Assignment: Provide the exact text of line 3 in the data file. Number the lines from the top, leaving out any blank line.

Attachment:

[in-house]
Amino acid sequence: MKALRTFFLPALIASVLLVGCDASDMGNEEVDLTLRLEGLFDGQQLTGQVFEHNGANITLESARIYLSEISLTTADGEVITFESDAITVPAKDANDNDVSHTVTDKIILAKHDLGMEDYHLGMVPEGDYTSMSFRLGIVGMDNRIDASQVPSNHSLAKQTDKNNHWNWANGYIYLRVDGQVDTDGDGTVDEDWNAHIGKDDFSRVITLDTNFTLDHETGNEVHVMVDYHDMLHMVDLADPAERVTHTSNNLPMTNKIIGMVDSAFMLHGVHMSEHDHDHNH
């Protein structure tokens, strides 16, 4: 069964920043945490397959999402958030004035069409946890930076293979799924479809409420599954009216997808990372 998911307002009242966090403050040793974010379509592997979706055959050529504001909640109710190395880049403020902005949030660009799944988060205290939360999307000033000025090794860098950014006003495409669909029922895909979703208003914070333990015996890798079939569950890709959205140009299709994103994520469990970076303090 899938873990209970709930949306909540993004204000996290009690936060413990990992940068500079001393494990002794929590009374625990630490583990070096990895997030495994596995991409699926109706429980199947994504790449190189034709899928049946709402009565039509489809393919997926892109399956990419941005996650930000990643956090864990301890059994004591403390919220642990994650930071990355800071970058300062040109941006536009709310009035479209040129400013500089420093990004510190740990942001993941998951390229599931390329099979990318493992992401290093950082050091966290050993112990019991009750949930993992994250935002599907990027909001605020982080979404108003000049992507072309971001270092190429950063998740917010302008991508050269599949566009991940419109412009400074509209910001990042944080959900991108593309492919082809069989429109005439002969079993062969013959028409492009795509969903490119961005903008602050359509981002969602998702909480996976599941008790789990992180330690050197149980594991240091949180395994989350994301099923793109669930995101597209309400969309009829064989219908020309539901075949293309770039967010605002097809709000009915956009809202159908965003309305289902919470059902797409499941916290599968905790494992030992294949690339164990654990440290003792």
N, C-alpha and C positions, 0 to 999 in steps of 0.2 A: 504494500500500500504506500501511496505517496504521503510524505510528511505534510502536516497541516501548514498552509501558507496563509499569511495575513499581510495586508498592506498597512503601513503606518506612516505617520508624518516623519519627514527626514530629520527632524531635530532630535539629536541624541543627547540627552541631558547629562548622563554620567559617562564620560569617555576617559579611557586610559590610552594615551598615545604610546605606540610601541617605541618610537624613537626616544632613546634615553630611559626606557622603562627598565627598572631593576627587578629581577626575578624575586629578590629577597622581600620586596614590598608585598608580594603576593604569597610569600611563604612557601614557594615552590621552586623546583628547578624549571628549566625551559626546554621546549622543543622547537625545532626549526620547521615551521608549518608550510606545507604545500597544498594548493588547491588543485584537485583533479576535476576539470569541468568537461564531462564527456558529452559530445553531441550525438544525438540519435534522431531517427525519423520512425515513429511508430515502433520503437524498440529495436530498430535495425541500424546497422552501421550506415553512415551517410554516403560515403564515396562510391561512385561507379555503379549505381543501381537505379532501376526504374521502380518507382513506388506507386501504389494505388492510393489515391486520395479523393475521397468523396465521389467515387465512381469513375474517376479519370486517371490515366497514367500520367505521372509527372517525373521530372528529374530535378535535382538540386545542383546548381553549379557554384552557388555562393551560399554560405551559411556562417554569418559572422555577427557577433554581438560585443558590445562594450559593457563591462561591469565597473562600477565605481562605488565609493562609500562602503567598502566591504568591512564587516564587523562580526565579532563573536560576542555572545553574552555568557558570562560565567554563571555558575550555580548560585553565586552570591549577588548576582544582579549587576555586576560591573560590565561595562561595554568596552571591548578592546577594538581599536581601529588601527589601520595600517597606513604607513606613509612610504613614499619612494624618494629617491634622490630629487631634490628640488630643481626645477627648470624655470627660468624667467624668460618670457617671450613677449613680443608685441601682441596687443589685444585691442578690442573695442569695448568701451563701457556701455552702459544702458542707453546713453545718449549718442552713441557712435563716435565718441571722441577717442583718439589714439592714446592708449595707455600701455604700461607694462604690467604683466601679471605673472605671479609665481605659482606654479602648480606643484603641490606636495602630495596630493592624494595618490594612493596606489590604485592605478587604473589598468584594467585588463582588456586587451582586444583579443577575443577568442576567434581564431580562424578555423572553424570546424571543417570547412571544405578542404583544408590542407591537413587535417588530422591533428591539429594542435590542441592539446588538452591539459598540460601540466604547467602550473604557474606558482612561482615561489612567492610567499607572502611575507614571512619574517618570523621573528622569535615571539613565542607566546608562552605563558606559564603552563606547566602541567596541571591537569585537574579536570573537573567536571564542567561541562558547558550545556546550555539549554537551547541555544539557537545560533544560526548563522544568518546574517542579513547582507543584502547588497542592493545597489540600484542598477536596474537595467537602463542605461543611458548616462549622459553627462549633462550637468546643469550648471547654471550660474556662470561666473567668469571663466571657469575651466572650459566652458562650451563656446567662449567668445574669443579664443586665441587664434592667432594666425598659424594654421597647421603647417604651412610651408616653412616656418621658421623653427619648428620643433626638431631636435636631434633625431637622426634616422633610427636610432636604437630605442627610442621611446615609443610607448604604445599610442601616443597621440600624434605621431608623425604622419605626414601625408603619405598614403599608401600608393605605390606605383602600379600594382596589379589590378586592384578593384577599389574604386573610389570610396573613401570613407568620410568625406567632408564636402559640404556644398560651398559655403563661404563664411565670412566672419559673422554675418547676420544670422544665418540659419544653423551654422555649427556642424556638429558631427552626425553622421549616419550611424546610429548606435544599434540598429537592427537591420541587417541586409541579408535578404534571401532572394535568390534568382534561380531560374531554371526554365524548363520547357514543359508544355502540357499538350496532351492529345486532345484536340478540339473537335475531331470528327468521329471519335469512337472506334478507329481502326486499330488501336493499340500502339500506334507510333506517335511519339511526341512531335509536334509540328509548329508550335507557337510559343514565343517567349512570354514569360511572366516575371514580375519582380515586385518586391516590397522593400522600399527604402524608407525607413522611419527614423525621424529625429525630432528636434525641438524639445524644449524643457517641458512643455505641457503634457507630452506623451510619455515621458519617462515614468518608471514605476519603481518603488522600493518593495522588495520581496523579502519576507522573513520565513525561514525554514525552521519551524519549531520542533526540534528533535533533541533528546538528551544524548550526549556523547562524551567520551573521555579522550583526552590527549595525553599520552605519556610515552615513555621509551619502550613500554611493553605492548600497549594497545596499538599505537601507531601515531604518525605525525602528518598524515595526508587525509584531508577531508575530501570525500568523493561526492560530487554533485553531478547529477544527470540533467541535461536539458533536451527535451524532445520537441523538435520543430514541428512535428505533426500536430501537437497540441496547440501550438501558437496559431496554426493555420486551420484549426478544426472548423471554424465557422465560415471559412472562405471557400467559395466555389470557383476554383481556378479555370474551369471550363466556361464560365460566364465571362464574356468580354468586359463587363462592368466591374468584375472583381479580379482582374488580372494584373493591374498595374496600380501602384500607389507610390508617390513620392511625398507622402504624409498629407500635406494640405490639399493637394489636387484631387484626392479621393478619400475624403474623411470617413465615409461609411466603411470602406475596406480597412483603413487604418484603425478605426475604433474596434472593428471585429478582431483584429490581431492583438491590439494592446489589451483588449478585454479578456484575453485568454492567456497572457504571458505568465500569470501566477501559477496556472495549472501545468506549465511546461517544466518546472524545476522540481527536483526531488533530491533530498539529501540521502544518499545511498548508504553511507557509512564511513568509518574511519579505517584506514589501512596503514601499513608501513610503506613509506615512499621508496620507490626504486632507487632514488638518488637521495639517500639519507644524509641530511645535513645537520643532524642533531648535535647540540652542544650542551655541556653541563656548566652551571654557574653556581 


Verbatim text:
């Protein structure tokens, strides 16, 4: 069964920043945490397959999402958030004035069409946890930076293979799924479809409420599954009216997808990372 998911307002009242966090403050040793974010379509592997979706055959050529504001909640109710190395880049403020902005949030660009799944988060205290939360999307000033000025090794860098950014006003495409669909029922895909979703208003914070333990015996890798079939569950890709959205140009299709994103994520469990970076303090 899938873990209970709930949306909540993004204000996290009690936060413990990992940068500079001393494990002794929590009374625990630490583990070096990895997030495994596995991409699926109706429980199947994504790449190189034709899928049946709402009565039509489809393919997926892109399956990419941005996650930000990643956090864990301890059994004591403390919220642990994650930071990355800071970058300062040109941006536009709310009035479209040129400013500089420093990004510190740990942001993941998951390229599931390329099979990318493992992401290093950082050091966290050993112990019991009750949930993992994250935002599907990027909001605020982080979404108003000049992507072309971001270092190429950063998740917010302008991508050269599949566009991940419109412009400074509209910001990042944080959900991108593309492919082809069989429109005439002969079993062969013959028409492009795509969903490119961005903008602050359509981002969602998702909480996976599941008790789990992180330690050197149980594991240091949180395994989350994301099923793109669930995101597209309400969309009829064989219908020309539901075949293309770039967010605002097809709000009915956009809202159908965003309305289902919470059902797409499941916290599968905790494992030992294949690339164990654990440290003792």